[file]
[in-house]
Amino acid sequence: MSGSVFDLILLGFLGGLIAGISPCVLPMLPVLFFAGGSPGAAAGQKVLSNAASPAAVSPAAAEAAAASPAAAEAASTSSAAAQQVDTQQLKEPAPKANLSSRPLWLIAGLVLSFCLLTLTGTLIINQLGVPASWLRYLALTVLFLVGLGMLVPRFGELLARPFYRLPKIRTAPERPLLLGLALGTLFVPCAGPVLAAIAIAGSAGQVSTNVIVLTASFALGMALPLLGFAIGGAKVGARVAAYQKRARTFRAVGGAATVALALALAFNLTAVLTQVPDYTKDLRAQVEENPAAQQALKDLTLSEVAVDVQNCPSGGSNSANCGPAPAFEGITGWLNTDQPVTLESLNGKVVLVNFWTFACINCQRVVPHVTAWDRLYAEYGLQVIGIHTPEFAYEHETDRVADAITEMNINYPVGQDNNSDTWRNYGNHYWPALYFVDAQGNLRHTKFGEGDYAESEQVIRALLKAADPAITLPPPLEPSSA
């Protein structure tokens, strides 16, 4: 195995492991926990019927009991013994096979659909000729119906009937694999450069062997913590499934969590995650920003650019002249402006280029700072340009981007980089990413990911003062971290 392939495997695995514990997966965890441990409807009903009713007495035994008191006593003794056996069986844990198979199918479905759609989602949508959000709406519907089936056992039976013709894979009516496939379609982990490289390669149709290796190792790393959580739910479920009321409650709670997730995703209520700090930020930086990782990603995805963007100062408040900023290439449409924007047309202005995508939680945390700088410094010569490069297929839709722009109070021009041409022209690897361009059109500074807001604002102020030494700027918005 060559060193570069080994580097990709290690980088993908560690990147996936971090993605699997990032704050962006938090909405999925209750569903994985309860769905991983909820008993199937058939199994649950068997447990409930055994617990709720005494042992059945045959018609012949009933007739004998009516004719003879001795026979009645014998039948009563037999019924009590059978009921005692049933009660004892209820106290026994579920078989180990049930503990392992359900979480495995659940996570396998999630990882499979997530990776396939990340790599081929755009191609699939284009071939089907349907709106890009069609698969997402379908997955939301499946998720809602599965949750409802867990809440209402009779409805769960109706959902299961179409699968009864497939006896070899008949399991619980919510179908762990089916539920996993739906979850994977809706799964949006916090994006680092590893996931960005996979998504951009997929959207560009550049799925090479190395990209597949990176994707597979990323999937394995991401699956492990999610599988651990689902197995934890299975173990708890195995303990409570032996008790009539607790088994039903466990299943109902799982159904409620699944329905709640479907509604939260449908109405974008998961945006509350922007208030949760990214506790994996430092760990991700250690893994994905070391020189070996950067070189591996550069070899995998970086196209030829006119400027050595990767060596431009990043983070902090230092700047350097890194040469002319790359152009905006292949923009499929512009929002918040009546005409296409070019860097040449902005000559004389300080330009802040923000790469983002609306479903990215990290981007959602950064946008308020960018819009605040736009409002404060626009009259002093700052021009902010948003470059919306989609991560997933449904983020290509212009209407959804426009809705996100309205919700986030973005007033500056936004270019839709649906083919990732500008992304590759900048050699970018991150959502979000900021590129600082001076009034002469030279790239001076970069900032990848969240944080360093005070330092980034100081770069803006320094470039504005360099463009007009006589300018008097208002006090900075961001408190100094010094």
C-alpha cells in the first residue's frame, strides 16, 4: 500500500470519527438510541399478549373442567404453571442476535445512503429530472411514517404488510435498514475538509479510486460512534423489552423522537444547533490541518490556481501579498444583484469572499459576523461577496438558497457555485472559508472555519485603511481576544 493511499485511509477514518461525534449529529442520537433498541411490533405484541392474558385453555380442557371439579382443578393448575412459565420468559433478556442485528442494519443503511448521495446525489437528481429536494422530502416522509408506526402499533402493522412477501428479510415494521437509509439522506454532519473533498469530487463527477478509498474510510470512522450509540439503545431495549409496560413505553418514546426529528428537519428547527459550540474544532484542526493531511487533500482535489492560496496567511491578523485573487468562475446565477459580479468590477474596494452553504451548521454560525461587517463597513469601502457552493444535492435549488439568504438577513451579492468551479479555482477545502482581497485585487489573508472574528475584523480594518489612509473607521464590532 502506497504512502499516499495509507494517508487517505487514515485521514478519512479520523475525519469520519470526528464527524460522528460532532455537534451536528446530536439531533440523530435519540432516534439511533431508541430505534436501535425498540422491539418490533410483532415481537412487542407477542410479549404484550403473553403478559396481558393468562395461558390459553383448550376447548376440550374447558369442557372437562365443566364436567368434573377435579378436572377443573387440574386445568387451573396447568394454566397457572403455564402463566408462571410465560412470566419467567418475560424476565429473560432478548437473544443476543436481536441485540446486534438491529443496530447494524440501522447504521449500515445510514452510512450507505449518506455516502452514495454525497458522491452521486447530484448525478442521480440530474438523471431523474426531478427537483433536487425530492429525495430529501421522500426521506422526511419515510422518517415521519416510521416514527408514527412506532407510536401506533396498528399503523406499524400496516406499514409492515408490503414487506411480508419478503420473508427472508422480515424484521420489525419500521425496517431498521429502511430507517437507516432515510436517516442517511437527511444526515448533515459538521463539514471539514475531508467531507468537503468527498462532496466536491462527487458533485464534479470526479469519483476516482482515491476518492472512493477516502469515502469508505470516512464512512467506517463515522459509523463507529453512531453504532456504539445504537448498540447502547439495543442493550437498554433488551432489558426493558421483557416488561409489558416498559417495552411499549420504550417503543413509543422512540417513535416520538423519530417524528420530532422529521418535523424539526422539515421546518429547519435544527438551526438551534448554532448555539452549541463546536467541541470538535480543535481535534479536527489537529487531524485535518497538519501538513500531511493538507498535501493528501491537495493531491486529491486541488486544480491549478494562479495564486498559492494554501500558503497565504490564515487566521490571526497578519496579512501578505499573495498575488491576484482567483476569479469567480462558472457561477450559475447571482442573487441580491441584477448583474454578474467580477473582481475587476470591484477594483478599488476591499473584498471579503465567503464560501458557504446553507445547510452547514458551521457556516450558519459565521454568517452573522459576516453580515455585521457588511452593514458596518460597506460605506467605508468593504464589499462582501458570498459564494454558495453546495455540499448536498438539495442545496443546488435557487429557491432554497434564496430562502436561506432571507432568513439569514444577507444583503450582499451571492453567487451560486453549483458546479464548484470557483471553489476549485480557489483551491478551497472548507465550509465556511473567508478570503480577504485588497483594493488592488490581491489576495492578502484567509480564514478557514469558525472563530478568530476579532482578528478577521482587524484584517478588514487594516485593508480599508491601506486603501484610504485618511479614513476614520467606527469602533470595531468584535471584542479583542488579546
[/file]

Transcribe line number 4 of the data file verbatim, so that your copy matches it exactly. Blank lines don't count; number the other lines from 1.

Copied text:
C-alpha cells in the first residue's frame, strides 16, 4: 500500500470519527438510541399478549373442567404453571442476535445512503429530472411514517404488510435498514475538509479510486460512534423489552423522537444547533490541518490556481501579498444583484469572499459576523461577496438558497457555485472559508472555519485603511481576544 493511499485511509477514518461525534449529529442520537433498541411490533405484541392474558385453555380442557371439579382443578393448575412459565420468559433478556442485528442494519443503511448521495446525489437528481429536494422530502416522509408506526402499533402493522412477501428479510415494521437509509439522506454532519473533498469530487463527477478509498474510510470512522450509540439503545431495549409496560413505553418514546426529528428537519428547527459550540474544532484542526493531511487533500482535489492560496496567511491578523485573487468562475446565477459580479468590477474596494452553504451548521454560525461587517463597513469601502457552493444535492435549488439568504438577513451579492468551479479555482477545502482581497485585487489573508472574528475584523480594518489612509473607521464590532 502506497504512502499516499495509507494517508487517505487514515485521514478519512479520523475525519469520519470526528464527524460522528460532532455537534451536528446530536439531533440523530435519540432516534439511533431508541430505534436501535425498540422491539418490533410483532415481537412487542407477542410479549404484550403473553403478559396481558393468562395461558390459553383448550376447548376440550374447558369442557372437562365443566364436567368434573377435579378436572377443573387440574386445568387451573396447568394454566397457572403455564402463566408462571410465560412470566419467567418475560424476565429473560432478548437473544443476543436481536441485540446486534438491529443496530447494524440501522447504521449500515445510514452510512450507505449518506455516502452514495454525497458522491452521486447530484448525478442521480440530474438523471431523474426531478427537483433536487425530492429525495430529501421522500426521506422526511419515510422518517415521519416510521416514527408514527412506532407510536401506533396498528399503523406499524400496516406499514409492515408490503414487506411480508419478503420473508427472508422480515424484521420489525419500521425496517431498521429502511430507517437507516432515510436517516442517511437527511444526515448533515459538521463539514471539514475531508467531507468537503468527498462532496466536491462527487458533485464534479470526479469519483476516482482515491476518492472512493477516502469515502469508505470516512464512512467506517463515522459509523463507529453512531453504532456504539445504537448498540447502547439495543442493550437498554433488551432489558426493558421483557416488561409489558416498559417495552411499549420504550417503543413509543422512540417513535416520538423519530417524528420530532422529521418535523424539526422539515421546518429547519435544527438551526438551534448554532448555539452549541463546536467541541470538535480543535481535534479536527489537529487531524485535518497538519501538513500531511493538507498535501493528501491537495493531491486529491486541488486544480491549478494562479495564486498559492494554501500558503497565504490564515487566521490571526497578519496579512501578505499573495498575488491576484482567483476569479469567480462558472457561477450559475447571482442573487441580491441584477448583474454578474467580477473582481475587476470591484477594483478599488476591499473584498471579503465567503464560501458557504446553507445547510452547514458551521457556516450558519459565521454568517452573522459576516453580515455585521457588511452593514458596518460597506460605506467605508468593504464589499462582501458570498459564494454558495453546495455540499448536498438539495442545496443546488435557487429557491432554497434564496430562502436561506432571507432568513439569514444577507444583503450582499451571492453567487451560486453549483458546479464548484470557483471553489476549485480557489483551491478551497472548507465550509465556511473567508478570503480577504485588497483594493488592488490581491489576495492578502484567509480564514478557514469558525472563530478568530476579532482578528478577521482587524484584517478588514487594516485593508480599508491601506486603501484610504485618511479614513476614520467606527469602533470595531468584535471584542479583542488579546